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Panchayats as Self-governing Institutions

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February 21, 2024

Why in news?

Three decades have passed since the 73rd and 74th Constitutional Amendments Acts came into effect, which envisaged that local bodies in India would function as institutions of local self-government.

73rd Amendment Act, 1993

  • The Act has given constitutional status to the panchayat raj institutions and a practical shape to the Article 40.
  • Article 40- The State shall take steps to organise village panchayats and endow them with such powers and authority as may be necessary to enable them to function as units of self-government.
  • Part-IX- It is entitled as ‘The Panchayats’ and consists of provisions from Articles 243 to 243 O.
  • Eleventh Schedule- It contains 29 functional items of the Panchayat.
  • Devolution of finances- The State legislature may
    • Authorise a panchayat to levy, collect and appropriate taxes, duties, tolls and fee
    • Assign to a panchayat taxes, duties, tolls and fees levied and collected by the state government.
    • Provide for making grants-in-aid to the panchayat from the consolidated fund of the state and
    • Provide for constitution of funds for crediting all moneys of the panchayats.
  • State Finance Commission- The governor of a state shall, after every five years, constitute a finance commission to review the financial position of the panchayats.
  • Gram sabhas- They have a significant role in fostering self-sufficiency and sustainable development at the grass-roots level by leveraging local resources for revenue generation.
  • Inclusive participation- Gram sabhas can be engaged in planning, decision-making, and implementation of revenue-generating initiatives that range from agriculture and tourism to small-scale industries.
  • Financial management- Gram sabhas have the authority to impose taxes, fees, and levies, directing the funds towards local development projects, public services, and social welfare programmes.

How panchayat raj generate revenues?

  • Article 280- Grants from the Union Government based on recommendations of the Central Finance Commission as Article 280 of the Constitution.
  • Article 243-I- Devolution from the State Government based on recommendations of the State Finance Commission.
  • Loans and grants from the State Government.
  • Programme-specific allocation under Centrally Sponsored Schemes and Additional Central Assistance.
  • Internal resource generation such as tax and non-tax collection.

Tax revenue

Non-Tax revenue

Property tax, cess on land revenue, surcharge on additional stamp duty, tolls, tax on profession, advertisement etc.,

User charges for water and sanitation and lighting, fees, rent, income from investment sales and hires charges and receipts, etc

What are the challenges associated with devolution of finances?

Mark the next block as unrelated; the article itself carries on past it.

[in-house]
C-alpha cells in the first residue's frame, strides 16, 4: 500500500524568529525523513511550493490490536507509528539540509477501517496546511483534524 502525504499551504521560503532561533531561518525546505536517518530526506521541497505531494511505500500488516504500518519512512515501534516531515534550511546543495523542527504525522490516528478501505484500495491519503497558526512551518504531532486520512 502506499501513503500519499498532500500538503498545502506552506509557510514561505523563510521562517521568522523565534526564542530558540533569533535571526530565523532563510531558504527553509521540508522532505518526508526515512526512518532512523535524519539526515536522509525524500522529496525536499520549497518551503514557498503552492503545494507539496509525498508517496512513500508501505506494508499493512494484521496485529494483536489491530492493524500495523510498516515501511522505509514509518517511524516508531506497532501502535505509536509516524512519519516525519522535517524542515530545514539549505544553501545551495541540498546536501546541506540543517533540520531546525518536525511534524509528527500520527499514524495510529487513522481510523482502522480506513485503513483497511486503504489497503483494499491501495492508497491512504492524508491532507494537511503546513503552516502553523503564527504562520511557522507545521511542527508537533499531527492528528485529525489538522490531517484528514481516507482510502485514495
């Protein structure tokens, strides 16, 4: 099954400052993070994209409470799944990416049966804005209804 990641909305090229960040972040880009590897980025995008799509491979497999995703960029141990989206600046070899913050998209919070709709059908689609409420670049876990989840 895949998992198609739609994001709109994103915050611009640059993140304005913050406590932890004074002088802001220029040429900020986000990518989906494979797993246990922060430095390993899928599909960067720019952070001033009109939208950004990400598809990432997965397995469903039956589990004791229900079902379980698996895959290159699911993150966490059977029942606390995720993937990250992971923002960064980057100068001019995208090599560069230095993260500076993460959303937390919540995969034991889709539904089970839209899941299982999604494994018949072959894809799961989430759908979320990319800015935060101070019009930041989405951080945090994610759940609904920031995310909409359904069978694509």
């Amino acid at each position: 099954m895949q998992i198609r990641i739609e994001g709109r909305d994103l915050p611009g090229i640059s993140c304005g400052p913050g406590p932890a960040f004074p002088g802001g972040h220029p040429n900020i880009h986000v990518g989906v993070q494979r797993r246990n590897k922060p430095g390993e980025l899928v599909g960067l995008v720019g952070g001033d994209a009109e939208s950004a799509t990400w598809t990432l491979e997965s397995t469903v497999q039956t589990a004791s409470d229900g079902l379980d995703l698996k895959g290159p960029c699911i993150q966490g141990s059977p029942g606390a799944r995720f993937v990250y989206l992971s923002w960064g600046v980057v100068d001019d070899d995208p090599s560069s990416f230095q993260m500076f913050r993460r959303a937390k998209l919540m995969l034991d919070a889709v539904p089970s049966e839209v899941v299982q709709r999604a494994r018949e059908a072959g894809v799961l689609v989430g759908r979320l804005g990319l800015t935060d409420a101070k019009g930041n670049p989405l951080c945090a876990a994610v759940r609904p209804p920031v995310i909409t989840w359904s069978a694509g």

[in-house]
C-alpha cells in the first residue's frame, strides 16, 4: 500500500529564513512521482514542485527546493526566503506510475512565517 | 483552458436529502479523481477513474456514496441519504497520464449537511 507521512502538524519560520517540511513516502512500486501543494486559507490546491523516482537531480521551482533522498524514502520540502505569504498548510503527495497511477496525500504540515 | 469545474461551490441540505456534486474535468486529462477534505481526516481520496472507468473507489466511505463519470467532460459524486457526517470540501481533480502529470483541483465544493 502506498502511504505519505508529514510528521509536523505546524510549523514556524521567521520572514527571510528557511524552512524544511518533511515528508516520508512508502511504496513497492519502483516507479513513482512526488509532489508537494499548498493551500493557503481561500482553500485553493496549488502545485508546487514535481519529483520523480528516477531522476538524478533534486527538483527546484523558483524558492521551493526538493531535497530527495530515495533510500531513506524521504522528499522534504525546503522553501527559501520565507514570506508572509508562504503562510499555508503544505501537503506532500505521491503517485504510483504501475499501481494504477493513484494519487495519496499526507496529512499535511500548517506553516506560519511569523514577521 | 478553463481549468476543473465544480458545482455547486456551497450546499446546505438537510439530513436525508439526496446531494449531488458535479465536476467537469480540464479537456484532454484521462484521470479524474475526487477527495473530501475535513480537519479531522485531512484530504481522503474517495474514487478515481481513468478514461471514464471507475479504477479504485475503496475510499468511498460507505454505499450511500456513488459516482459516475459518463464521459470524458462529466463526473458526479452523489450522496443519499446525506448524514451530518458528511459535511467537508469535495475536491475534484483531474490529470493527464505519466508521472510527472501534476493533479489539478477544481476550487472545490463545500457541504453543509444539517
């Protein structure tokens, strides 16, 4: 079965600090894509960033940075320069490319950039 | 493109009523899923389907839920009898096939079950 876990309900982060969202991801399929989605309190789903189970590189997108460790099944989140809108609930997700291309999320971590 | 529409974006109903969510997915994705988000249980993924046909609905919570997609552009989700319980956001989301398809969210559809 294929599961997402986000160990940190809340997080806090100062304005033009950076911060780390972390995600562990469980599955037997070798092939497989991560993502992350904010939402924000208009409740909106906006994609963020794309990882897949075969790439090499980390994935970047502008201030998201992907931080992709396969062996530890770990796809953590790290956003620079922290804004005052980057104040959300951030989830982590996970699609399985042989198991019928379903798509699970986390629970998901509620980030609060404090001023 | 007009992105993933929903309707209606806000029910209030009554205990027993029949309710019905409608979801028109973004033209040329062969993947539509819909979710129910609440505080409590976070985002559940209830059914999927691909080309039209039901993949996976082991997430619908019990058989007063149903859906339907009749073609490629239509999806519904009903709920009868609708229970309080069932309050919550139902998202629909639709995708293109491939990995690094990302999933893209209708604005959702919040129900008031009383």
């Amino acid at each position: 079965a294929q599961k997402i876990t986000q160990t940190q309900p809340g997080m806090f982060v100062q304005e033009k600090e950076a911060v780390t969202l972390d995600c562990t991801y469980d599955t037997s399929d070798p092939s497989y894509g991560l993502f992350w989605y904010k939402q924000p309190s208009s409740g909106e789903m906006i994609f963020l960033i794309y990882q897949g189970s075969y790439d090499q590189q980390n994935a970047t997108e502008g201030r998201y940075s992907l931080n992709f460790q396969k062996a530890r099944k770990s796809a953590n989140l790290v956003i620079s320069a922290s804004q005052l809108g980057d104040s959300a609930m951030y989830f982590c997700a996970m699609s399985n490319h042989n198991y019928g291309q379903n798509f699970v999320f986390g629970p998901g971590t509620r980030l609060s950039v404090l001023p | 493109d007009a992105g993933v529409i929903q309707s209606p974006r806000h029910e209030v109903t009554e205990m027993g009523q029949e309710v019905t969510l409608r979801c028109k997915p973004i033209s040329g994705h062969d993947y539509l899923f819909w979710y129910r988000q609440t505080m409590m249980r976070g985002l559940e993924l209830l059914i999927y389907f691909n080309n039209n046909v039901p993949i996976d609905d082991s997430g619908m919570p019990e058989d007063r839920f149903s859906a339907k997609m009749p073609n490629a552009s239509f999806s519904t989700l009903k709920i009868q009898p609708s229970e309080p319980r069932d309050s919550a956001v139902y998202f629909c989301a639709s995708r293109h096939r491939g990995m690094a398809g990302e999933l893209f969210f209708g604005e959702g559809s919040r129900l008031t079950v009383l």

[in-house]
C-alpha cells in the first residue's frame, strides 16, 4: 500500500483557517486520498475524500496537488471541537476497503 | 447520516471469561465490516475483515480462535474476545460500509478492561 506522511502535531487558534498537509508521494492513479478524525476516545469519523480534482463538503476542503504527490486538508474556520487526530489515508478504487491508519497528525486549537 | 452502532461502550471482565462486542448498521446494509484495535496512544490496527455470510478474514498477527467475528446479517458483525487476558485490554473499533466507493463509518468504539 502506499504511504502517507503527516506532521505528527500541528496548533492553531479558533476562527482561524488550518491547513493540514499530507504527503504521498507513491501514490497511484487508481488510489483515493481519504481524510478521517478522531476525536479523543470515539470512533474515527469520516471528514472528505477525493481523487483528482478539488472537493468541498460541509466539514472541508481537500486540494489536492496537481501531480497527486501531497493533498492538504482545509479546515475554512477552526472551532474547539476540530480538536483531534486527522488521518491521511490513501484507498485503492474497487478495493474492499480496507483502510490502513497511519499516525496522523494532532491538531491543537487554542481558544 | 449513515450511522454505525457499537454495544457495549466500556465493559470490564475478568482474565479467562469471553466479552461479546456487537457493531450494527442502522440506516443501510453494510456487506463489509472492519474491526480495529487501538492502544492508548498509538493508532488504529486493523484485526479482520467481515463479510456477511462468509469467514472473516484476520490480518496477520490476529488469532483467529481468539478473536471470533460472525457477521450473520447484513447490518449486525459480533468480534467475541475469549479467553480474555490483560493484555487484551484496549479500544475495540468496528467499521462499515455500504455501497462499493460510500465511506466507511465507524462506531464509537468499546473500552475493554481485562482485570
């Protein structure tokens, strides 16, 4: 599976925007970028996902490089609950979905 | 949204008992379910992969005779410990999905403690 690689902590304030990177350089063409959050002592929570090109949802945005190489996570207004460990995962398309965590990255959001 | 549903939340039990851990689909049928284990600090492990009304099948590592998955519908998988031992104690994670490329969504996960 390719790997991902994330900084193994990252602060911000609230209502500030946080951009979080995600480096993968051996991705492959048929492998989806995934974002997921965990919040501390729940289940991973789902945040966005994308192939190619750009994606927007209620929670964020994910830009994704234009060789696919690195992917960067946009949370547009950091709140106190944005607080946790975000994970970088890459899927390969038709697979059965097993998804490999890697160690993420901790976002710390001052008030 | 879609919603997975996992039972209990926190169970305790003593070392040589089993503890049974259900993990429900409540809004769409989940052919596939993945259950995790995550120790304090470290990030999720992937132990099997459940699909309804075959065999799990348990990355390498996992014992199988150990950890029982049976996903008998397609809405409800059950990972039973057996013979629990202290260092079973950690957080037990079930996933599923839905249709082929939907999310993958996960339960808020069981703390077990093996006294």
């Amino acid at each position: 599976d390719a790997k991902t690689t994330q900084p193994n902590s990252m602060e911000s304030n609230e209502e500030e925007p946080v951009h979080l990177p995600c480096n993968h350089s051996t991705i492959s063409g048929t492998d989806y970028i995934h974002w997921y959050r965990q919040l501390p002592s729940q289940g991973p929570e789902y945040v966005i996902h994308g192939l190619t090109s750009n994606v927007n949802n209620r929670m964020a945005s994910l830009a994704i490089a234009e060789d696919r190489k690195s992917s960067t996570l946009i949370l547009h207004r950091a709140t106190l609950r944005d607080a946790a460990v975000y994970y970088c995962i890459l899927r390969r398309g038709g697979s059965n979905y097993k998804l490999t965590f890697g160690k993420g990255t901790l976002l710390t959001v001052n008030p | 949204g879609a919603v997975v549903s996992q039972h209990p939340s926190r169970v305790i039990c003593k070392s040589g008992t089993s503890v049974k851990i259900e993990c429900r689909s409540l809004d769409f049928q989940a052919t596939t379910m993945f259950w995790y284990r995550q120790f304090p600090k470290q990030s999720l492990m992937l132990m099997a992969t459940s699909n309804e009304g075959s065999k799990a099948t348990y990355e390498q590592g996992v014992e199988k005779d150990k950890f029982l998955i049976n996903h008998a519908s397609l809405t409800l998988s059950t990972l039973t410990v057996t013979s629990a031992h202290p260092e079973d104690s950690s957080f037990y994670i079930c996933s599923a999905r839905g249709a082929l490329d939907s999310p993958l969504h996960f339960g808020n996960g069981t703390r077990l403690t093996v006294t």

• Lack of fiscal empowerment- States have not given adequate attention to fiscal empowerment of the panchayats, as they have own tight fiscal position.
  • Lack of adequate devolution- Many States have not taken adequate steps to devolve 3Fs (i.e., functions, funds and functionaries) to the PRIs to enable them to discharge their constitutionally stipulated function.
  • Fiscal disparity-There is a disparities in the tax collection and revenue sharing among the three tiers of panchayats (gram, intermediate and district)
  • Poor internal resource generation- It is weak due to thin tax domain due to panchayat’s own reluctance in collecting revenue.
  • Heavy dependency- -As per a data panchayat earns only 1% of revenue with 80% of revenue from Centre and 15% from States.
  • Limited power- A major portion of the grants both from Centre and State is scheme specific, hence panchayat have limited discretion and flexibility in incurring expenditure.
  • Limited implementation-  State government is responsible for implementation of programs in the most of the critical 11th  Schedule matters like primary education, healthcare, water supply etc.,
  • Lack of authority- The gram panchayats lack the authority to collect taxes, while in numerous others, intermediate and district panchayats are not delegated the responsibility of tax collection.
  • Lack of incentivisation- Panchayats do not have a strong incentive or mechanism to collect revenue from the defaulters, who fail to pay their taxes or dues to the panchayats.

What lies ahead?

  • There is a need to demarcate the own source of revenue for the entire three-tier panchayats and minimise the dependency on grants to ensure equitable sharing.
  • There is a need to educate elected representatives and the public on the significance of raising revenue to develop panchayats as self-governing institutions
  • Ministry of Panchayati Raj has recommended to cover income from rural business hubs, innovative commercial ventures, renewable energy projects, carbon credits.

 

References

  1. The Hindu- Panchayats as self-governing institutions
  2. MoPRI- Own source revenue report
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